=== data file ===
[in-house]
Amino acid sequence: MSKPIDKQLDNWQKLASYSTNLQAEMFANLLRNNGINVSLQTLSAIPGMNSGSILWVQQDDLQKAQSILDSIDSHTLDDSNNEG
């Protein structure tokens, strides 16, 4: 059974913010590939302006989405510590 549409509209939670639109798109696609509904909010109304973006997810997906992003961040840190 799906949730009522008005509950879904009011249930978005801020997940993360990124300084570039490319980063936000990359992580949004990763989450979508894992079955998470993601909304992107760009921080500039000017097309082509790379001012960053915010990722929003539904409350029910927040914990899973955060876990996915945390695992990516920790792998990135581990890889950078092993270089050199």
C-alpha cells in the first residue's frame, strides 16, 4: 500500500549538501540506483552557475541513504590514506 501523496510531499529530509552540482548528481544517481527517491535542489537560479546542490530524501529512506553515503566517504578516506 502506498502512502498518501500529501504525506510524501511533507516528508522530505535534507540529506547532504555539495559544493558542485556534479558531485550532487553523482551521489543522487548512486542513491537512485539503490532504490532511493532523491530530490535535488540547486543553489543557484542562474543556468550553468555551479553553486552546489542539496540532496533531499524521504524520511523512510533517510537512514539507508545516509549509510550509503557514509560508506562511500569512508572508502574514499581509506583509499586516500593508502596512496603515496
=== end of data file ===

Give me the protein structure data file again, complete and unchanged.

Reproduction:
[in-house]
Amino acid sequence: MSKPIDKQLDNWQKLASYSTNLQAEMFANLLRNNGINVSLQTLSAIPGMNSGSILWVQQDDLQKAQSILDSIDSHTLDDSNNEG
């Protein structure tokens, strides 16, 4: 059974913010590939302006989405510590 549409509209939670639109798109696609509904909010109304973006997810997906992003961040840190 799906949730009522008005509950879904009011249930978005801020997940993360990124300084570039490319980063936000990359992580949004990763989450979508894992079955998470993601909304992107760009921080500039000017097309082509790379001012960053915010990722929003539904409350029910927040914990899973955060876990996915945390695992990516920790792998990135581990890889950078092993270089050199």
C-alpha cells in the first residue's frame, strides 16, 4: 500500500549538501540506483552557475541513504590514506 501523496510531499529530509552540482548528481544517481527517491535542489537560479546542490530524501529512506553515503566517504578516506 502506498502512502498518501500529501504525506510524501511533507516528508522530505535534507540529506547532504555539495559544493558542485556534479558531485550532487553523482551521489543522487548512486542513491537512485539503490532504490532511493532523491530530490535535488540547486543553489543557484542562474543556468550553468555551479553553486552546489542539496540532496533531499524521504524520511523512510533517510537512514539507508545516509549509510550509503557514509560508506562511500569512508572508502574514499581509506583509499586516500593508502596512496603515496